On 02/14/2017 SOFIA VERGARA filed an Other lawsuit against NICHOLAS LOEB. This case was filed in Los Angeles County Superior Courts, Stanley Mosk Courthouse located in Los Angeles, California. The case status is Pending - Other Pending.
Pending - Other Pending
Los Angeles County Superior Courts
Stanley Mosk Courthouse
Los Angeles, California
ART REPRODUCTIVE CENTER INC
DOES 1 TO 20
SILBERBERG FRED ESQ.
PHILIPS PAUL N.
MCGRATH JENNIFER J.
10/26/2017: REQUEST FOR ENTRY OF DEFAULT
12/17/2018: Certificate of Mailing for
4/26/2019: Proof of Service by Mail
4/14/2017: REQUEST FOR JUDICIAL NOTICE IN SUPPORT OF DEFENDANT NICHOLAS LOEB'S MOTION TO STRIKE PURSUANT TO CIV. PROC. CODE SECTION 425.16
4/14/2017: *REDACTED* NOTICE OF MOTION AND MOTION OF DEFENDANT NICHOLAS LOEB TO STRIKE COMPLAINT PURSUANT TO CIV. PROC. CODE 425.16
7/11/2017: PROOF OF SERVICE: 1. PLAINTIFF SOFIA VERGARA'S REPLY IN SUPPORT OF HER MOTION TO ALLOW USE OF DISCOVERY AND TRANSCRIPTS FROM LOS ANGELES SUPERIOR COURT PROCEEDING NO. SS 024581 IN THE OPPOSITIONS TO D
7/21/2017: RULING RE SUBMITFED MATTER (PLAINTIFF'S MOTION TO USE DISCOVERY FROM LASC CASE SS024581)
7/21/2017: Minute Order
8/3/2017: Minute Order
8/21/2017: DECLARATION OF FRED SILBERBERG IN SUPPORT OF PLAINTIFF VERGARA'S EX PARTE APPLICATION FOR THE COURT TO ENTER A PROTECTIVE ORDER
8/28/2017: PLAINTIFF'S NOTICE OF ASSOCIATION OF COUNSEL
9/15/2017: DEFENDANT NICHOLAS LOEB'S REPLY TO PLAINTIFF'S OPPOSITION TO THE DEMURRER TO PLAINTIFF'S COMPLAINT
9/20/2017: PLAINTIFF'S RESPONSE TO DEFENDANT'S OBJECTIONS TO PLAINTIFF'S EVIDENCE OFFERED IN OPPOSITION TO MOTION TO STRIKE COMPLAINT PURSUANT TO CALIFORNIA CODE OF CIVIL PROCEDURE 425.16
9/22/2017: PROOF OF SERVICE: CASE MANAGEMENT STATEMENT
10/6/2017: NOTICE OF INTENT NOT TO AMEND COMPLAINT AFTER RULING ON DEMURRER.
10/27/2017: PROOF OF SERVICE: 1. REQUEST FOR ENTRY OF DEFAULT 2. PROOFS OF SERVICE
11/13/2017: NOTICE OF FILING OF NOTICE OF APPEAL U(UNLIMITED JURISDICTION)
Hearingat 08:30 AM in Department 73 at 111 North Hill Street, Los Angeles, CA 90012; Jury TrialRead MoreRead Less
Hearingat 08:30 AM in Department 73 at 111 North Hill Street, Los Angeles, CA 90012; Final Status ConferenceRead MoreRead Less
Hearingat 08:30 AM in Department 73 at 111 North Hill Street, Los Angeles, CA 90012; Hearing on Motion for Attorney FeesRead MoreRead Less
Hearingat 08:30 AM in Department 73 at 111 North Hill Street, Los Angeles, CA 90012; Hearing on Motion to be Admitted Pro Hac ViceRead MoreRead Less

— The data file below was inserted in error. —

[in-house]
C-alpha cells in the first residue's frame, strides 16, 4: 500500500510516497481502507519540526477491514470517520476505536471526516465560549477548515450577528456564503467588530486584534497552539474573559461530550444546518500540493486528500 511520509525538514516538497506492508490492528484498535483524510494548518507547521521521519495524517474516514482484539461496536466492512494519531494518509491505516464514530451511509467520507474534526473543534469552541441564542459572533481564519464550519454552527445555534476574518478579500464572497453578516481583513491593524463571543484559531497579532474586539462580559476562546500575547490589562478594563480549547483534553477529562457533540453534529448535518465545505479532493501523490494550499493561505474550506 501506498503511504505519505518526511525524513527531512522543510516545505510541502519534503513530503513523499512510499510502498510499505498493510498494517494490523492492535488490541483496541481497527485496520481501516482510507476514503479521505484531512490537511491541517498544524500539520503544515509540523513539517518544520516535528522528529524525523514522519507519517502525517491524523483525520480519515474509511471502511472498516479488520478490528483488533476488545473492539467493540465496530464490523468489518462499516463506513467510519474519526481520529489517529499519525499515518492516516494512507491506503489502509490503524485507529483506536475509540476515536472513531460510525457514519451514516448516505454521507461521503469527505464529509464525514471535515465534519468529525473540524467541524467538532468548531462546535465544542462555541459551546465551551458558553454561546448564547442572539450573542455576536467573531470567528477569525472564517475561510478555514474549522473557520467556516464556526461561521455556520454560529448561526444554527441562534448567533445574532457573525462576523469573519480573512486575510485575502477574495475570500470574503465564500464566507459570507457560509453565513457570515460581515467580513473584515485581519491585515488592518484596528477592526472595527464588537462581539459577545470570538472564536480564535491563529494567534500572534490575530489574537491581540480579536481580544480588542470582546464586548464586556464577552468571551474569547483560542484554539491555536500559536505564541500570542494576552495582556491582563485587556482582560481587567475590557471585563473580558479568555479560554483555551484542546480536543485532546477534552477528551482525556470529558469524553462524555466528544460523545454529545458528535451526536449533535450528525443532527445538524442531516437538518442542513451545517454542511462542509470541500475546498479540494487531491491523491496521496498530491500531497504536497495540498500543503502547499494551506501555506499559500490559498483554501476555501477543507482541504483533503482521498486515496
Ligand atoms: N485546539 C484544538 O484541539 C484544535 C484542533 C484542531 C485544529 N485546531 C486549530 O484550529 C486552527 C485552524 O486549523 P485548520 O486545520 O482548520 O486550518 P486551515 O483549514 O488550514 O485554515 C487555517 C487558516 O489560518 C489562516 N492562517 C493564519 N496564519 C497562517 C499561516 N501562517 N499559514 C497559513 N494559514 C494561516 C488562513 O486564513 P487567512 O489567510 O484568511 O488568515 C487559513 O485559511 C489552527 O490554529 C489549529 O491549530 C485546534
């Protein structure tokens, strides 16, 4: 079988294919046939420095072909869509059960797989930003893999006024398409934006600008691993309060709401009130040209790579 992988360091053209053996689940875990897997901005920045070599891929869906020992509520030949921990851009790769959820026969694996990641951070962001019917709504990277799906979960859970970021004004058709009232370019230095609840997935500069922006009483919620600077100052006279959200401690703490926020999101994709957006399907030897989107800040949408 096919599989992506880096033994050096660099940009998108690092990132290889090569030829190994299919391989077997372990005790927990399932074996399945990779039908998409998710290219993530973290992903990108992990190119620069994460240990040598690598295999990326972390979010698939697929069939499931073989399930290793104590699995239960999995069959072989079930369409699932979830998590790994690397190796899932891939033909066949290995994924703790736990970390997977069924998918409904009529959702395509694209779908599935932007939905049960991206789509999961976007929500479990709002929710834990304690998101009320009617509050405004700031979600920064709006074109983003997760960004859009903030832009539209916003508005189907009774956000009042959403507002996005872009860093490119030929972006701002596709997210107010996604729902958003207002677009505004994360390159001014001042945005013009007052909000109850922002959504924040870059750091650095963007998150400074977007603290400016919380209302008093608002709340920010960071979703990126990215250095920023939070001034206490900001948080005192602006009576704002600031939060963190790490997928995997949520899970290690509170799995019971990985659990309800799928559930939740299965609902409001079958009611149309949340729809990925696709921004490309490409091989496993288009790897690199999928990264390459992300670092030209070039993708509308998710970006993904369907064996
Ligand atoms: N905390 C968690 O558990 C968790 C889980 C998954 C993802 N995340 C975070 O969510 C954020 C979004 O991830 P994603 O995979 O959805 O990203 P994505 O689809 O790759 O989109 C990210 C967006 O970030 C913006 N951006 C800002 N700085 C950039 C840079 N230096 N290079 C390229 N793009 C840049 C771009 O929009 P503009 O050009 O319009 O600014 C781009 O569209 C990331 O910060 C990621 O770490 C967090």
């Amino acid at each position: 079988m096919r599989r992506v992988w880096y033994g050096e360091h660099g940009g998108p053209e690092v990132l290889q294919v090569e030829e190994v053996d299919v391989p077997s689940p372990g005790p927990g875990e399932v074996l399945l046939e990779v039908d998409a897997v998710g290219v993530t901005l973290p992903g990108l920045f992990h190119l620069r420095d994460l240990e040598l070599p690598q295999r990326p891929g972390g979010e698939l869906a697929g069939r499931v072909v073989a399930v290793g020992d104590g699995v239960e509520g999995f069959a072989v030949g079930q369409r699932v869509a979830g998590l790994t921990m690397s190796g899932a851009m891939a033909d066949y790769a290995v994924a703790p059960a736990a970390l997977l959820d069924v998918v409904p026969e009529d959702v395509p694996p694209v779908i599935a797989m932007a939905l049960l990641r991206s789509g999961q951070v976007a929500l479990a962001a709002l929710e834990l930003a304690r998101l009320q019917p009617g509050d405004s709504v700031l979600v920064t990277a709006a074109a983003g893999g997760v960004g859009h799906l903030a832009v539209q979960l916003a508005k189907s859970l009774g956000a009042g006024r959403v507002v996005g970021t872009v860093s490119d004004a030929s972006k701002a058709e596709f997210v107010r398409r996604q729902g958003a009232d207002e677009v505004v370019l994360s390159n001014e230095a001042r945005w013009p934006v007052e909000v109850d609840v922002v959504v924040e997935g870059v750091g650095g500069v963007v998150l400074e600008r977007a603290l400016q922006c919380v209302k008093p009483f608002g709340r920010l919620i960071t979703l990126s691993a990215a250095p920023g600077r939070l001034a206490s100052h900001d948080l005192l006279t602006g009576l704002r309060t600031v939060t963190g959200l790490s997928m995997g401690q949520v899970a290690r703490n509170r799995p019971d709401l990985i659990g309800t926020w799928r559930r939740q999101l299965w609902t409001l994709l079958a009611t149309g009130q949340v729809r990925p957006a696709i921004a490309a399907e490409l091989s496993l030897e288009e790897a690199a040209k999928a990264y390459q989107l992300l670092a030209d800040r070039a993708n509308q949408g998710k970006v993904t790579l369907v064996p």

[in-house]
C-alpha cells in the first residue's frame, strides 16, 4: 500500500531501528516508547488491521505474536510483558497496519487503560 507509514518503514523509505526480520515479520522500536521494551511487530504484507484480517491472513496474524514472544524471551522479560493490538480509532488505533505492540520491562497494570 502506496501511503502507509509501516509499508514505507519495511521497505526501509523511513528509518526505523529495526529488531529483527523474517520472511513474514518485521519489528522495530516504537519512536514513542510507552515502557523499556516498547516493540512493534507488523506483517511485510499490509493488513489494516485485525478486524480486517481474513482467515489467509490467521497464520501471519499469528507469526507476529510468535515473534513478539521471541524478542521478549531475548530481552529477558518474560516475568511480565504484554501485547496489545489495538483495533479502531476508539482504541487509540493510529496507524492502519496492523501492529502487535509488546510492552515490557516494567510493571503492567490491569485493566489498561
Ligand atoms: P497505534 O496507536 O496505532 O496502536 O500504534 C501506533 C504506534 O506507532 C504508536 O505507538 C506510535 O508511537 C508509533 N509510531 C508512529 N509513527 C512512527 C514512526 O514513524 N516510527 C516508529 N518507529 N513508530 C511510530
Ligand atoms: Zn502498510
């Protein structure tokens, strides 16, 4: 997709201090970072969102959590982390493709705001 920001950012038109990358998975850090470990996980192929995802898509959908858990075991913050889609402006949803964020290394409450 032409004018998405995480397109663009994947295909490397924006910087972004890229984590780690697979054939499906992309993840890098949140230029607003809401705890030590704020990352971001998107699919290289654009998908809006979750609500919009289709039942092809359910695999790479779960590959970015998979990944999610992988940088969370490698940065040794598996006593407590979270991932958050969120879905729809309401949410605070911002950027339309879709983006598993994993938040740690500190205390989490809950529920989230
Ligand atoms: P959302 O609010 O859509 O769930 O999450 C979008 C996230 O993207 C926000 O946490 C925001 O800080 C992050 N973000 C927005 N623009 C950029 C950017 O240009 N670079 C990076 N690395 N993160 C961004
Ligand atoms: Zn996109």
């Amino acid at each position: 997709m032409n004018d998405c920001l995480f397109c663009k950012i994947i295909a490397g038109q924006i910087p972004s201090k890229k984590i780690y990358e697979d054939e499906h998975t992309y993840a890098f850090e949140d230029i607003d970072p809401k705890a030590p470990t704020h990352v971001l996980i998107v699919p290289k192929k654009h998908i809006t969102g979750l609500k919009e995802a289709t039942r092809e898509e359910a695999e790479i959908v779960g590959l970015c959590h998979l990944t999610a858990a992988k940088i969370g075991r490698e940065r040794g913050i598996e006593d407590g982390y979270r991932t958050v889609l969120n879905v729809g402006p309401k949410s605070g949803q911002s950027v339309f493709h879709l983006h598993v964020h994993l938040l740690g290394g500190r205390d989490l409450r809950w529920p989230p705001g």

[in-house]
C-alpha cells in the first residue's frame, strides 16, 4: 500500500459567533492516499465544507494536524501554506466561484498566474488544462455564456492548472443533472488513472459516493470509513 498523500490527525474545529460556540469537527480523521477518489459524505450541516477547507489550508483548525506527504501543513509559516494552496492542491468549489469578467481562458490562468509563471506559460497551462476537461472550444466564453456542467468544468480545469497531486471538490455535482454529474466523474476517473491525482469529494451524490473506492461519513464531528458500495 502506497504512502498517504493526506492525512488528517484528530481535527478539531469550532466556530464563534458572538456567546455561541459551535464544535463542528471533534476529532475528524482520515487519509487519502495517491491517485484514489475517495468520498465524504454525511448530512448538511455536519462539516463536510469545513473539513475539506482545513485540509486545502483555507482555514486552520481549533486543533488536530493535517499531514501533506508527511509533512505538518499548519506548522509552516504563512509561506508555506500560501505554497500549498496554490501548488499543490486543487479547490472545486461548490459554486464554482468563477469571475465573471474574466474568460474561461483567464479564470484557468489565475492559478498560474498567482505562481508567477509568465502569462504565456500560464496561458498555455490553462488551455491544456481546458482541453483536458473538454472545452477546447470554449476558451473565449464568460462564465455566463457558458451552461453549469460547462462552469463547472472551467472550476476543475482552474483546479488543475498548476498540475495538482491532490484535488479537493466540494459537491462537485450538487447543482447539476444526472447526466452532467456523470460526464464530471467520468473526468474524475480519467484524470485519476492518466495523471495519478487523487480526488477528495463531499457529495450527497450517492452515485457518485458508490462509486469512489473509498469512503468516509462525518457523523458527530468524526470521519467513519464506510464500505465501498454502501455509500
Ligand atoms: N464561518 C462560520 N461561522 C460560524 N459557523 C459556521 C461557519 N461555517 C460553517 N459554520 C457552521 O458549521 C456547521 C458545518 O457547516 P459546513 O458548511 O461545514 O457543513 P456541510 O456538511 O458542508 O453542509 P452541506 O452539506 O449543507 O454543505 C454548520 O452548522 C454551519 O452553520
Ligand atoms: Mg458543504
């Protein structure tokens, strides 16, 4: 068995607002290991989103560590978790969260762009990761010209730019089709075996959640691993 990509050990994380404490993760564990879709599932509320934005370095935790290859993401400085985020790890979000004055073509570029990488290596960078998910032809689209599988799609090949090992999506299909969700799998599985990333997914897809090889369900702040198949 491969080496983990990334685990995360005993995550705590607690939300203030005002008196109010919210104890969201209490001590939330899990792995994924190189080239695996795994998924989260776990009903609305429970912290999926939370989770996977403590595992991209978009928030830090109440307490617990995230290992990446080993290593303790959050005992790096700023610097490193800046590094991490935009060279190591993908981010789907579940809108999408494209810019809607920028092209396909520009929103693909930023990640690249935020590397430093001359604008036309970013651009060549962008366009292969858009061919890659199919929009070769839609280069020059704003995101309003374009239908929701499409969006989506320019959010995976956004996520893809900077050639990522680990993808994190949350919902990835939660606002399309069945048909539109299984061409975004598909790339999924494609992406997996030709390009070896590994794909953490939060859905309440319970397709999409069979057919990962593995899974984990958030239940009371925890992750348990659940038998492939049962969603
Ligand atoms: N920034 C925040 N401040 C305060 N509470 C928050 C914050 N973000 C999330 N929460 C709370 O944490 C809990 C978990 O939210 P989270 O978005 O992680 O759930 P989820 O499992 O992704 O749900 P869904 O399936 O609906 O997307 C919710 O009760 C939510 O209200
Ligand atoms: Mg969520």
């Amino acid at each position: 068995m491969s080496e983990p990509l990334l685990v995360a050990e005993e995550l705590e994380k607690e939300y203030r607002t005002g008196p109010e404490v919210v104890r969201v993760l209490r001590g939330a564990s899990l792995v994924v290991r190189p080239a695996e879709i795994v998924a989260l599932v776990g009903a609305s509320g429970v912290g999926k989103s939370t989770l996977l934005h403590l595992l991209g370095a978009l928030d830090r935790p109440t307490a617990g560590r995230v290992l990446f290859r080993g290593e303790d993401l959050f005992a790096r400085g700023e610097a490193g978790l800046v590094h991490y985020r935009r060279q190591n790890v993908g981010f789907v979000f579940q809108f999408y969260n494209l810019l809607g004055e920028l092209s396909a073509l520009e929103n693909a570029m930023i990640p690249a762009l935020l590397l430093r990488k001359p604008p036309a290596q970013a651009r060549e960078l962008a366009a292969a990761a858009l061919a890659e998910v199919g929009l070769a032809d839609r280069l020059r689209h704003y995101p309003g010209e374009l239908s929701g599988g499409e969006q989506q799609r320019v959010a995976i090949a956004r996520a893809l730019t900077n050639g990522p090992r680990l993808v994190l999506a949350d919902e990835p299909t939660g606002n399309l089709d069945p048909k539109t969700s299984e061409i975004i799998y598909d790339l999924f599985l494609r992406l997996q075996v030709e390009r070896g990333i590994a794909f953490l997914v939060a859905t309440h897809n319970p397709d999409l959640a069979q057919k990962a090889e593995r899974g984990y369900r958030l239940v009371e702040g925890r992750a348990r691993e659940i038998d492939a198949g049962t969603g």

Hearingat 15:45 PM in Department 73 at 111 North Hill Street, Los Angeles, CA 90012; Informal Discovery Conference (IDC)Read MoreRead Less
DocketMotion to Be Admitted Pro Hac Vice; Filed by Nicholas Loeb (Defendant)Read MoreRead Less
DocketNotice of Lien; Filed by Nicholas Loeb (Defendant)Read MoreRead Less
Docketat 08:30 AM in Department 73; Status Conference - HeldRead MoreRead Less
Docketat 08:30 AM in Department 73; Hearing on Motion for Attorney Fees ((Res ID5757)) - Held - ContinuedRead MoreRead Less
DocketCase Management Order; Filed by ClerkRead MoreRead Less
DocketPROOF OF SERVICE: 1. DEMAND FOR JURY TRIAL; ETC.Read MoreRead Less
DocketDemand for Jury Trial; Filed by Sofia Vergara (Plaintiff)Read MoreRead Less
DocketCIVIL DEPOSITRead MoreRead Less
DocketDEMAND FOR JURY TRIALRead MoreRead Less
DocketReceipt; Filed by Sofia Vergara (Plaintiff)Read MoreRead Less
DocketNotice; Filed by Sofia Vergara (Plaintiff)Read MoreRead Less
DocketNOTICE OF POSTING JURY FEES.Read MoreRead Less
DocketComplaint; Filed by Sofia Vergara (Plaintiff)Read MoreRead Less
DocketSUMMONSRead MoreRead Less
DocketCOMPLAINT FOR DECLARATORY RELIEF [CCP 1060]; PERMANENT INJUNCTIVE RELIEF [CCP 526(A)1; BREACH OF CONTRACT; PROMISSORY FRAUD; PROMISSORY ESTOPPEL; AND MALICIOUS PROSECUTION.Read MoreRead Less
Case Number: BC650580 Hearing Date: March 12, 2020 Dept: 73
Rafael Ongkeko, Judge presiding
SOFIA VERGARA v. NICHOLAS LOEB, et al. (BC650580)
Counsel for plaintiff/opposing party: Fred Silberberg (Fred Silberberg P.C.); Susan Allison; Lauren Babst (JMBM LLP)
Counsel for defendant/moving party Nicholas Loeb: Michael Caspino; Michael Weiler (Buchalter APC); Jalesia McQueen (McQueen Kuenzel LLC)
Counsel for defendant/opposing party ART Reproductive Center, Inc.: Paul Philips (Philips, APLC)
DEFENDANT’S MOTION TO BE RELIEVED OF WAIVER OF OBJECTIONS UNDER CCP § 2031.300 (filed 2/7/20)
Defendant’s motion to be relieved of waiver of discovery objections is DENIED.
Plaintiff’s request for $8,092 in monetary sanctions pursuant to Code of Civil Procedure section 2031.300 is DENIED.